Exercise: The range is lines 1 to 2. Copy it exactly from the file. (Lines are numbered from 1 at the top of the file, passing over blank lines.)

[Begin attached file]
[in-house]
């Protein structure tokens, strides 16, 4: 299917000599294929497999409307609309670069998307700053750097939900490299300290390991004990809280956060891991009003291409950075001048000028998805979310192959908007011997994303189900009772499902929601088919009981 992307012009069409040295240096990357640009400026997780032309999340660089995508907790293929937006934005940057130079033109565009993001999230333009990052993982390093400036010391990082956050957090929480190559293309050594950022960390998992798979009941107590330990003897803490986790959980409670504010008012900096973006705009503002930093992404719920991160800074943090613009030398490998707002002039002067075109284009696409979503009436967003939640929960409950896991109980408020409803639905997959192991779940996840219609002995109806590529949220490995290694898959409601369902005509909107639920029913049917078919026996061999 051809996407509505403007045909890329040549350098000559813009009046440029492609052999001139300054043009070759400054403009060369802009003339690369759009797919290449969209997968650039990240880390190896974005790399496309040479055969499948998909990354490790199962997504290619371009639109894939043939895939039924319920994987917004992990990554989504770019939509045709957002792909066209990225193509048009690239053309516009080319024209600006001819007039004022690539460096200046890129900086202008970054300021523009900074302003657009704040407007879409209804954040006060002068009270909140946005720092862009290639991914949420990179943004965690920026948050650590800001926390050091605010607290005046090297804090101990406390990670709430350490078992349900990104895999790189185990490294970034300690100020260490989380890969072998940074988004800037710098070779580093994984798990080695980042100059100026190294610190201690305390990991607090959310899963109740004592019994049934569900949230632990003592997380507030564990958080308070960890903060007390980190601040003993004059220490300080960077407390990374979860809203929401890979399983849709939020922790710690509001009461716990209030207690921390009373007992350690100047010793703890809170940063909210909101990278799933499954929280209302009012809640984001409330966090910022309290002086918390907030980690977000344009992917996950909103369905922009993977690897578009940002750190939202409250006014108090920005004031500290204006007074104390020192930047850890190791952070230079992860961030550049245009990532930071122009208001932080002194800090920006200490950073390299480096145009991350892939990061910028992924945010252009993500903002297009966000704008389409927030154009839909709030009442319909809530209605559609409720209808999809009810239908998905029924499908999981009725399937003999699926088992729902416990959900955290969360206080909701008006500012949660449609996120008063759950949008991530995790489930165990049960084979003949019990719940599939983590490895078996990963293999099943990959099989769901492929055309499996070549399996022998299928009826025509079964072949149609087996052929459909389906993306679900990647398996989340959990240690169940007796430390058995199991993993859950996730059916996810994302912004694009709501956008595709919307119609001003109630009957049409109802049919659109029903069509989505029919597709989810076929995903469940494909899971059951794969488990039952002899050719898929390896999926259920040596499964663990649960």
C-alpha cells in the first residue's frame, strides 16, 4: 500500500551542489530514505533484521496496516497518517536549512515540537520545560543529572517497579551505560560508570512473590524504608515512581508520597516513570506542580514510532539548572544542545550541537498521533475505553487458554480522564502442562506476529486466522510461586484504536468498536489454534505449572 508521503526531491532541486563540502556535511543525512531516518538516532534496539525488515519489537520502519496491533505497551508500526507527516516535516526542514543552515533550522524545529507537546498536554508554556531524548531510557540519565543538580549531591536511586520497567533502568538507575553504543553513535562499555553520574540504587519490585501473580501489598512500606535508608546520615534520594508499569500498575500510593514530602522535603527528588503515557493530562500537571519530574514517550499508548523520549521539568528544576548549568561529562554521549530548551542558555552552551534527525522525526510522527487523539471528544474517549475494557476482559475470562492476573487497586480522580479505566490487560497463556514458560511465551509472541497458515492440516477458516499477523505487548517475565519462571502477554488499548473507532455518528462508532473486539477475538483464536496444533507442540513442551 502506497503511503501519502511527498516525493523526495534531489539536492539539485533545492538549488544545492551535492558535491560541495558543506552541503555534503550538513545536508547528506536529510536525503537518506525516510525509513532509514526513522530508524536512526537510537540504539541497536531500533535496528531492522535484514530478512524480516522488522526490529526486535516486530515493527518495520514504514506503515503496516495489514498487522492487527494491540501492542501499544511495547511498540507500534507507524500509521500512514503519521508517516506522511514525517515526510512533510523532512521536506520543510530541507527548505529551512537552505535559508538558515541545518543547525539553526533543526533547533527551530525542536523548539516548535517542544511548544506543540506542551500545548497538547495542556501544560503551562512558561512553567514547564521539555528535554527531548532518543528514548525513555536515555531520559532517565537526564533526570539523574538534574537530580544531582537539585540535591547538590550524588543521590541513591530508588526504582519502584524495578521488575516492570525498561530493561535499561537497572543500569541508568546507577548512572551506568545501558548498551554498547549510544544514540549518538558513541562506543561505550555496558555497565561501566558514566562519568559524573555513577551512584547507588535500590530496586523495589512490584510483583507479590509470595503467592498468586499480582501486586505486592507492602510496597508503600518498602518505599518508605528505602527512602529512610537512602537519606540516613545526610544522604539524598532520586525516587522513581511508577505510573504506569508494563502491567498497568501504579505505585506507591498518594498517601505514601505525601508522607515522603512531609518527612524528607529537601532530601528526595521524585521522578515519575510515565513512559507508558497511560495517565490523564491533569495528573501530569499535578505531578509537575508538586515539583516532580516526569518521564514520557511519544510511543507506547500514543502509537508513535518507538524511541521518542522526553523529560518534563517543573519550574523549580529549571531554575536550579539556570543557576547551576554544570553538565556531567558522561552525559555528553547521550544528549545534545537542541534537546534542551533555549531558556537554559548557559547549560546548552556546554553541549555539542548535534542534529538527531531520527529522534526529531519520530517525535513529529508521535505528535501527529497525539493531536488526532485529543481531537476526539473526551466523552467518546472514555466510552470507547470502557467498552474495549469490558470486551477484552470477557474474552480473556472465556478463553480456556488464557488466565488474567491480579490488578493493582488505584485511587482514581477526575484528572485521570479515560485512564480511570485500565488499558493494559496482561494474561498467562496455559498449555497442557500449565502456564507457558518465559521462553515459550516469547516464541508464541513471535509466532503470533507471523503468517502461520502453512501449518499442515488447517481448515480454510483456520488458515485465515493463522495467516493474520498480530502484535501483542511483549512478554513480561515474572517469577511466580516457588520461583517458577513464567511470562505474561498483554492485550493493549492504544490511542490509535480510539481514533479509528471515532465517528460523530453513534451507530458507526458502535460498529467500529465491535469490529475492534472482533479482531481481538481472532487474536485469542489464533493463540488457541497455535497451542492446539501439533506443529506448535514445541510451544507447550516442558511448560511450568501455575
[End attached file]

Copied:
[in-house]
């Protein structure tokens, strides 16, 4: 299917000599294929497999409307609309670069998307700053750097939900490299300290390991004990809280956060891991009003291409950075001048000028998805979310192959908007011997994303189900009772499902929601088919009981 992307012009069409040295240096990357640009400026997780032309999340660089995508907790293929937006934005940057130079033109565009993001999230333009990052993982390093400036010391990082956050957090929480190559293309050594950022960390998992798979009941107590330990003897803490986790959980409670504010008012900096973006705009503002930093992404719920991160800074943090613009030398490998707002002039002067075109284009696409979503009436967003939640929960409950896991109980408020409803639905997959192991779940996840219609002995109806590529949220490995290694898959409601369902005509909107639920029913049917078919026996061999 051809996407509505403007045909890329040549350098000559813009009046440029492609052999001139300054043009070759400054403009060369802009003339690369759009797919290449969209997968650039990240880390190896974005790399496309040479055969499948998909990354490790199962997504290619371009639109894939043939895939039924319920994987917004992990990554989504770019939509045709957002792909066209990225193509048009690239053309516009080319024209600006001819007039004022690539460096200046890129900086202008970054300021523009900074302003657009704040407007879409209804954040006060002068009270909140946005720092862009290639991914949420990179943004965690920026948050650590800001926390050091605010607290005046090297804090101990406390990670709430350490078992349900990104895999790189185990490294970034300690100020260490989380890969072998940074988004800037710098070779580093994984798990080695980042100059100026190294610190201690305390990991607090959310899963109740004592019994049934569900949230632990003592997380507030564990958080308070960890903060007390980190601040003993004059220490300080960077407390990374979860809203929401890979399983849709939020922790710690509001009461716990209030207690921390009373007992350690100047010793703890809170940063909210909101990278799933499954929280209302009012809640984001409330966090910022309290002086918390907030980690977000344009992917996950909103369905922009993977690897578009940002750190939202409250006014108090920005004031500290204006007074104390020192930047850890190791952070230079992860961030550049245009990532930071122009208001932080002194800090920006200490950073390299480096145009991350892939990061910028992924945010252009993500903002297009966000704008389409927030154009839909709030009442319909809530209605559609409720209808999809009810239908998905029924499908999981009725399937003999699926088992729902416990959900955290969360206080909701008006500012949660449609996120008063759950949008991530995790489930165990049960084979003949019990719940599939983590490895078996990963293999099943990959099989769901492929055309499996070549399996022998299928009826025509079964072949149609087996052929459909389906993306679900990647398996989340959990240690169940007796430390058995199991993993859950996730059916996810994302912004694009709501956008595709919307119609001003109630009957049409109802049919659109029903069509989505029919597709989810076929995903469940494909899971059951794969488990039952002899050719898929390896999926259920040596499964663990649960």